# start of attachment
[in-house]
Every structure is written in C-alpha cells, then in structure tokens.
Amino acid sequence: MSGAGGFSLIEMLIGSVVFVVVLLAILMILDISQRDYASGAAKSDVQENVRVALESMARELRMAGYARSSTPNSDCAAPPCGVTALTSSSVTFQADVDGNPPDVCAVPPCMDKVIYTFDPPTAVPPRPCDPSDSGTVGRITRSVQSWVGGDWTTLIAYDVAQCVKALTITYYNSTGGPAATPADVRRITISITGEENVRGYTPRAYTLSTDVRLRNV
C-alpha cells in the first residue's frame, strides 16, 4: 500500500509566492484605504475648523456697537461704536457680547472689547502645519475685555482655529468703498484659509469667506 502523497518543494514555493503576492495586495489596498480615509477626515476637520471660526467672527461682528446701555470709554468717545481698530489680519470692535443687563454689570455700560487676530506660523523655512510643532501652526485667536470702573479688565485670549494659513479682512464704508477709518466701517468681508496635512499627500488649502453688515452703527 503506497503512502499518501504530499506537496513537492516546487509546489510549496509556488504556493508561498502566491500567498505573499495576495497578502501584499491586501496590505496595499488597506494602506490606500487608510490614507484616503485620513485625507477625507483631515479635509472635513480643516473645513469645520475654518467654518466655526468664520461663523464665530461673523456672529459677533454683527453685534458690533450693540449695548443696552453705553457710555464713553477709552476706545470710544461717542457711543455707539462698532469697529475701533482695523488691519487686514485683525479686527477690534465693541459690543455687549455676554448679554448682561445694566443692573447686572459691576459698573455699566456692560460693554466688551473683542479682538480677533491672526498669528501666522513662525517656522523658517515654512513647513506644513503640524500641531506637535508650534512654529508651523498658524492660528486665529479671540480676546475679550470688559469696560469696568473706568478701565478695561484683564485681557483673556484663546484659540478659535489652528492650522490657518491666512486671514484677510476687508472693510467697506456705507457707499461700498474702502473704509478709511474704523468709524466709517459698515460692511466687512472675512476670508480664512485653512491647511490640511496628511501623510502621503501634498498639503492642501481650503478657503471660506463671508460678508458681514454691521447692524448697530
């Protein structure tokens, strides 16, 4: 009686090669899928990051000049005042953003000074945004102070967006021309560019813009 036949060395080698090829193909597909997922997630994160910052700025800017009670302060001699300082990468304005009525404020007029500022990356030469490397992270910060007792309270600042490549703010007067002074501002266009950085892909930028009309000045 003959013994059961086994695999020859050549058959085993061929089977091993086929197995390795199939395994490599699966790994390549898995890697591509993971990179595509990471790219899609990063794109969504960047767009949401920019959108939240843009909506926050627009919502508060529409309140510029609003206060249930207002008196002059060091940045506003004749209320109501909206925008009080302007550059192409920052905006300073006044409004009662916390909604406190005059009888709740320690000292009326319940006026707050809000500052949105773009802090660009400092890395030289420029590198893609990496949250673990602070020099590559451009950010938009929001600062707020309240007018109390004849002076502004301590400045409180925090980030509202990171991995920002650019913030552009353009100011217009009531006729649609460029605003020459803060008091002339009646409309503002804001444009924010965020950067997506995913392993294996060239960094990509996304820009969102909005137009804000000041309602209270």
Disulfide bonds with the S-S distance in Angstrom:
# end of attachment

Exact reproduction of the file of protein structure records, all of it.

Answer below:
[in-house]
Every structure is written in C-alpha cells, then in structure tokens.
Amino acid sequence: MSGAGGFSLIEMLIGSVVFVVVLLAILMILDISQRDYASGAAKSDVQENVRVALESMARELRMAGYARSSTPNSDCAAPPCGVTALTSSSVTFQADVDGNPPDVCAVPPCMDKVIYTFDPPTAVPPRPCDPSDSGTVGRITRSVQSWVGGDWTTLIAYDVAQCVKALTITYYNSTGGPAATPADVRRITISITGEENVRGYTPRAYTLSTDVRLRNV
C-alpha cells in the first residue's frame, strides 16, 4: 500500500509566492484605504475648523456697537461704536457680547472689547502645519475685555482655529468703498484659509469667506 502523497518543494514555493503576492495586495489596498480615509477626515476637520471660526467672527461682528446701555470709554468717545481698530489680519470692535443687563454689570455700560487676530506660523523655512510643532501652526485667536470702573479688565485670549494659513479682512464704508477709518466701517468681508496635512499627500488649502453688515452703527 503506497503512502499518501504530499506537496513537492516546487509546489510549496509556488504556493508561498502566491500567498505573499495576495497578502501584499491586501496590505496595499488597506494602506490606500487608510490614507484616503485620513485625507477625507483631515479635509472635513480643516473645513469645520475654518467654518466655526468664520461663523464665530461673523456672529459677533454683527453685534458690533450693540449695548443696552453705553457710555464713553477709552476706545470710544461717542457711543455707539462698532469697529475701533482695523488691519487686514485683525479686527477690534465693541459690543455687549455676554448679554448682561445694566443692573447686572459691576459698573455699566456692560460693554466688551473683542479682538480677533491672526498669528501666522513662525517656522523658517515654512513647513506644513503640524500641531506637535508650534512654529508651523498658524492660528486665529479671540480676546475679550470688559469696560469696568473706568478701565478695561484683564485681557483673556484663546484659540478659535489652528492650522490657518491666512486671514484677510476687508472693510467697506456705507457707499461700498474702502473704509478709511474704523468709524466709517459698515460692511466687512472675512476670508480664512485653512491647511490640511496628511501623510502621503501634498498639503492642501481650503478657503471660506463671508460678508458681514454691521447692524448697530
């Protein structure tokens, strides 16, 4: 009686090669899928990051000049005042953003000074945004102070967006021309560019813009 036949060395080698090829193909597909997922997630994160910052700025800017009670302060001699300082990468304005009525404020007029500022990356030469490397992270910060007792309270600042490549703010007067002074501002266009950085892909930028009309000045 003959013994059961086994695999020859050549058959085993061929089977091993086929197995390795199939395994490599699966790994390549898995890697591509993971990179595509990471790219899609990063794109969504960047767009949401920019959108939240843009909506926050627009919502508060529409309140510029609003206060249930207002008196002059060091940045506003004749209320109501909206925008009080302007550059192409920052905006300073006044409004009662916390909604406190005059009888709740320690000292009326319940006026707050809000500052949105773009802090660009400092890395030289420029590198893609990496949250673990602070020099590559451009950010938009929001600062707020309240007018109390004849002076502004301590400045409180925090980030509202990171991995920002650019913030552009353009100011217009009531006729649609460029605003020459803060008091002339009646409309503002804001444009924010965020950067997506995913392993294996060239960094990509996304820009969102909005137009804000000041309602209270």
Disulfide bonds with the S-S distance in Angstrom: